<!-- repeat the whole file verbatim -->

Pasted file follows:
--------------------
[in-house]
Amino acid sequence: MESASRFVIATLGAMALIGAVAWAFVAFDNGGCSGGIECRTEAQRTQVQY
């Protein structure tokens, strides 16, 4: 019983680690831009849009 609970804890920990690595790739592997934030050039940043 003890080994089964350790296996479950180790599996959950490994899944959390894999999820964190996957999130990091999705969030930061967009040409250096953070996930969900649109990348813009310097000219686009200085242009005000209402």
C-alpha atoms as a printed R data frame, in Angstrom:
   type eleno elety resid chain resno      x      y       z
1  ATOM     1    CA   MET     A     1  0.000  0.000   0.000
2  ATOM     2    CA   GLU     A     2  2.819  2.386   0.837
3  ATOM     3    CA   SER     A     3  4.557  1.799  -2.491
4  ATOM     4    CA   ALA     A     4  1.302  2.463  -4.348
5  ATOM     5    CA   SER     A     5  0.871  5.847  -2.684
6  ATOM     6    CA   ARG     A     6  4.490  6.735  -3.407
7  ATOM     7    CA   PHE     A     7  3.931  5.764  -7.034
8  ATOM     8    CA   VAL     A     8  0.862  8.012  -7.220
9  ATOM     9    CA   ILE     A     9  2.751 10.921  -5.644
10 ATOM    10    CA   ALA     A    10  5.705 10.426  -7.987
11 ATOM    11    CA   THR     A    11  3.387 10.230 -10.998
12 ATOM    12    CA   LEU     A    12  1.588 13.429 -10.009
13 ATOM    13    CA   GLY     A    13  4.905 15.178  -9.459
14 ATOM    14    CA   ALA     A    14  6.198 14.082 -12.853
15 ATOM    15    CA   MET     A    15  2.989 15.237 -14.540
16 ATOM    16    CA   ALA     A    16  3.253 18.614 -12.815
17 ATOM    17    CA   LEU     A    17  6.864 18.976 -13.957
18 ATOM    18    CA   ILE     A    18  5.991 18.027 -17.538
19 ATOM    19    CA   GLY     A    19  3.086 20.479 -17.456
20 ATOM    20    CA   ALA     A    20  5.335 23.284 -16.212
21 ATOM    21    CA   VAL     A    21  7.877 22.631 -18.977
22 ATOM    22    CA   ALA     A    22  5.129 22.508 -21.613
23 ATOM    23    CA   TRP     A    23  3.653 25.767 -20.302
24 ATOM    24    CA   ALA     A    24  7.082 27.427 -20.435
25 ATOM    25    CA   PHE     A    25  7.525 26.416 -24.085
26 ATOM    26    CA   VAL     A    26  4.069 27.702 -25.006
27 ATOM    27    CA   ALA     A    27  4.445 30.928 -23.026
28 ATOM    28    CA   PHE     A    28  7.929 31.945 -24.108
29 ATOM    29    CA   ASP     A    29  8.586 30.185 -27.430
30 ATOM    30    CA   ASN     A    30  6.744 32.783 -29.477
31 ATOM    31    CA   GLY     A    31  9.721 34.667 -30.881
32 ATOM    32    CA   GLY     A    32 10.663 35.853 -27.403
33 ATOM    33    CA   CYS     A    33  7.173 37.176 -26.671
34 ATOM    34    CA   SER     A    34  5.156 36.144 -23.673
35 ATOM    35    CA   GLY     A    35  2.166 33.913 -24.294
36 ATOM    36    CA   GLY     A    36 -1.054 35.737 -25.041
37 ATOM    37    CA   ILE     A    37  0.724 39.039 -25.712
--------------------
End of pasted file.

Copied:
[in-house]
Amino acid sequence: MESASRFVIATLGAMALIGAVAWAFVAFDNGGCSGGIECRTEAQRTQVQY
């Protein structure tokens, strides 16, 4: 019983680690831009849009 609970804890920990690595790739592997934030050039940043 003890080994089964350790296996479950180790599996959950490994899944959390894999999820964190996957999130990091999705969030930061967009040409250096953070996930969900649109990348813009310097000219686009200085242009005000209402």
C-alpha atoms as a printed R data frame, in Angstrom:
   type eleno elety resid chain resno      x      y       z
1  ATOM     1    CA   MET     A     1  0.000  0.000   0.000
2  ATOM     2    CA   GLU     A     2  2.819  2.386   0.837
3  ATOM     3    CA   SER     A     3  4.557  1.799  -2.491
4  ATOM     4    CA   ALA     A     4  1.302  2.463  -4.348
5  ATOM     5    CA   SER     A     5  0.871  5.847  -2.684
6  ATOM     6    CA   ARG     A     6  4.490  6.735  -3.407
7  ATOM     7    CA   PHE     A     7  3.931  5.764  -7.034
8  ATOM     8    CA   VAL     A     8  0.862  8.012  -7.220
9  ATOM     9    CA   ILE     A     9  2.751 10.921  -5.644
10 ATOM    10    CA   ALA     A    10  5.705 10.426  -7.987
11 ATOM    11    CA   THR     A    11  3.387 10.230 -10.998
12 ATOM    12    CA   LEU     A    12  1.588 13.429 -10.009
13 ATOM    13    CA   GLY     A    13  4.905 15.178  -9.459
14 ATOM    14    CA   ALA     A    14  6.198 14.082 -12.853
15 ATOM    15    CA   MET     A    15  2.989 15.237 -14.540
16 ATOM    16    CA   ALA     A    16  3.253 18.614 -12.815
17 ATOM    17    CA   LEU     A    17  6.864 18.976 -13.957
18 ATOM    18    CA   ILE     A    18  5.991 18.027 -17.538
19 ATOM    19    CA   GLY     A    19  3.086 20.479 -17.456
20 ATOM    20    CA   ALA     A    20  5.335 23.284 -16.212
21 ATOM    21    CA   VAL     A    21  7.877 22.631 -18.977
22 ATOM    22    CA   ALA     A    22  5.129 22.508 -21.613
23 ATOM    23    CA   TRP     A    23  3.653 25.767 -20.302
24 ATOM    24    CA   ALA     A    24  7.082 27.427 -20.435
25 ATOM    25    CA   PHE     A    25  7.525 26.416 -24.085
26 ATOM    26    CA   VAL     A    26  4.069 27.702 -25.006
27 ATOM    27    CA   ALA     A    27  4.445 30.928 -23.026
28 ATOM    28    CA   PHE     A    28  7.929 31.945 -24.108
29 ATOM    29    CA   ASP     A    29  8.586 30.185 -27.430
30 ATOM    30    CA   ASN     A    30  6.744 32.783 -29.477
31 ATOM    31    CA   GLY     A    31  9.721 34.667 -30.881
32 ATOM    32    CA   GLY     A    32 10.663 35.853 -27.403
33 ATOM    33    CA   CYS     A    33  7.173 37.176 -26.671
34 ATOM    34    CA   SER     A    34  5.156 36.144 -23.673
35 ATOM    35    CA   GLY     A    35  2.166 33.913 -24.294
36 ATOM    36    CA   GLY     A    36 -1.054 35.737 -25.041
37 ATOM    37    CA   ILE     A    37  0.724 39.039 -25.712